The ASU debate was off to a slow start as candidates answered questions and spoke in an empty room.
By Tate Coan and Solomon Smith, Online Editor and Managing Editor
An audience was missing at the ASU election debate on Wednesday, as were a few candidates.
As debaters prepared to speak and take questions from the Election Committee, who regulated the debate, it was soon apparent that no one would be coming to hear them. Situated on the second floor of the Student Union Building. Chairman of the election committee and vice president of the ASU, Sebastian Diaz, lead and announced the rules.
Valley College has had problems getting people to vote and show up to ASU events on campus, including the clubs, who were conspicuously absent. When asked why, many clubs were not even aware of the debates.
“We just found out today,” said a student from the Gender and Sexuality Alliance club.
They were not the only club that seemed unaware of the event. Young Democratic Socialists club members were also not made aware of what was occuring. An anonymous member of another club commented on the lack of communication.
“I didn’t even know about it until my president posted a post from instagram today,” he said. “There’s a lack of communication with the clubs and we can’t find out why.”
As for the candidates who did not show, some had sent emails ahead of time letting ASU know they would be unable to attend. Alejandra Baron, running for commissioner of public health and safety, sent an email explaining her absence.
“I’m sorry I wasn’t able to attend the ASU debate this past week, unfortunately I was gone at a hispanic empowering (ASHIE) conference from LAVC’s PASO program,” wrote Baron. “I’m currently a mentor at the PASO office and was invited to attend the event that lasted Sunday-Wednesday.”
Beginning with general questions, each candidate described the roles and responsibilities they were vying for. The Election Committee then moved on to specific questions for each position. A common theme among the candidates were the perceived failures of the ASU to communicate with the student body and to effectively work with the clubs on campus.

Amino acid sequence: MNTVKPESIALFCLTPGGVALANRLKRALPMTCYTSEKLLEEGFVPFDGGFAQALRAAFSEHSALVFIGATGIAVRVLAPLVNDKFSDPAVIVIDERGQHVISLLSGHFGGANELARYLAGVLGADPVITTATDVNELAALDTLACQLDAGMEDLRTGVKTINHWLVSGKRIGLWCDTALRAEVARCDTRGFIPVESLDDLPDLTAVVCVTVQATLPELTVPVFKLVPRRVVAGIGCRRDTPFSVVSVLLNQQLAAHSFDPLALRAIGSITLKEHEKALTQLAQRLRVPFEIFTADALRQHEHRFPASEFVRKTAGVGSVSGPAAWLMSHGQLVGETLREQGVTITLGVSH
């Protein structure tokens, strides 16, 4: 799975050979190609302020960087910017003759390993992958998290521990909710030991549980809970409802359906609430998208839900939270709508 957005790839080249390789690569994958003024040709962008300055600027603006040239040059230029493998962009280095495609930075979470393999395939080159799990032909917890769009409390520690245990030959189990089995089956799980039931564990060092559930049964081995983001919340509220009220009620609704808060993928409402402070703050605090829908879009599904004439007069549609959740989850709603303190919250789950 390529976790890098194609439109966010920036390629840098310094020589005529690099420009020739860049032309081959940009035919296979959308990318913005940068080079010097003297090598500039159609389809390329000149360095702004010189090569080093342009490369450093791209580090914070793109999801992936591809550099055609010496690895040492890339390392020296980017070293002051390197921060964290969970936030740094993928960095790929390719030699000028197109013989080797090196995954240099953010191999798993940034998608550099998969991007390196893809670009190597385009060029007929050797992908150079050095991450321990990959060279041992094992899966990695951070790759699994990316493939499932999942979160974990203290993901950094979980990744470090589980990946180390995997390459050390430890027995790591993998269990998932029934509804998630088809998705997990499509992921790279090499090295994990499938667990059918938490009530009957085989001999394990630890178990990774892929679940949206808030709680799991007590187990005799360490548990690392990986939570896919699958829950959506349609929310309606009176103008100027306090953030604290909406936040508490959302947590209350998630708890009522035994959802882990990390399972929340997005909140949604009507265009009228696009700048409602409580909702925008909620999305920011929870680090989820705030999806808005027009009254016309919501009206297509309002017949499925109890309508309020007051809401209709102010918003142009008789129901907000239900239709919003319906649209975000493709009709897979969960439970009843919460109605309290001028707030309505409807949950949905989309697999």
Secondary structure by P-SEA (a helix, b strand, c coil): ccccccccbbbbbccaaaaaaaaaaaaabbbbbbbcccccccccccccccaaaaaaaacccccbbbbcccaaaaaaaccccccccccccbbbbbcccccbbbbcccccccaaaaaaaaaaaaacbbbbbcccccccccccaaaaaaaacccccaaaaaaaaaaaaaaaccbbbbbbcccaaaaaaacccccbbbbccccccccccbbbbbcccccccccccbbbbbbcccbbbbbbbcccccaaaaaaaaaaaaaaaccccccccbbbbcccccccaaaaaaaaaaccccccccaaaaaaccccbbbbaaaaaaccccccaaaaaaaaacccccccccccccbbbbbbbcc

“We have an awareness issue about resources and I want to make sure that is all compiled into one place,” said Elijah Rodriguez, an ASU presidential hopeful and the commissioner of publicity.
Another concept common to many of the platforms was the idea that the ASU needed to be more visually represented on campus. Branding (like jackets and a new logo) to make the ASU a more visual component of campus life has been on the ASU’s agenda for the last two years.
Some of the candidates showed their character as well as their skills in their responses. While many candidates noted their experience and leadership abilities, Jose Romo, an ASU member and commissioner of student life candidate, decided to attempt a Jimmy Carter impression — it was not well received.
The debate itself was not much of a debate. There was no back and forth between candidates and no contrast apparent between Romo and his fellow ASU member Maricela Garcia who are running for the same position.
“We don’t have any conflict ... we like to work together,” said Garcia. “Yea, we’re not sore losers … there’s no competition,” Romo agreed.
This year candidates are using methods from more formal campaigns by pooling their appeal to reach voters; some candidates have chosen to run on the same ticket. Business major Ani Apikyan, 17, is running for vice president alongside art history major Angela Darpinan — seeking reelection as commissioner of fine arts — and physics major Evelyn Soriano, who is running for commissioner of health and safety concerns.
Soriano criticized the handling of a threat made on campus last month when alarming remarks were found scrawled on a bathroom wall. Some believe that the situation was mishandled by authorities and school officials.
“There was a student out there that felt broken and hurt enough to make a threat like that and so I think, for those situations, it would be a communication [issue] ... A lot of the students weren’t aware of that threat until the night before and then on top of that the authorities and everyone else that were involved with that [knew] about the threat since January. That was a three month gap.”
Approximately 325 people voted in the last election, out of 18,000 eligible student voters, according to Student Ambassador Ryan Easland. The ASU is hoping for a better turn out this time around.
Voting will be online through a link in student emails between April 22 and 29. In-person voting will take place on April 24 and 25 from 10 a.m. to 4 p.m. in Monarch Hall.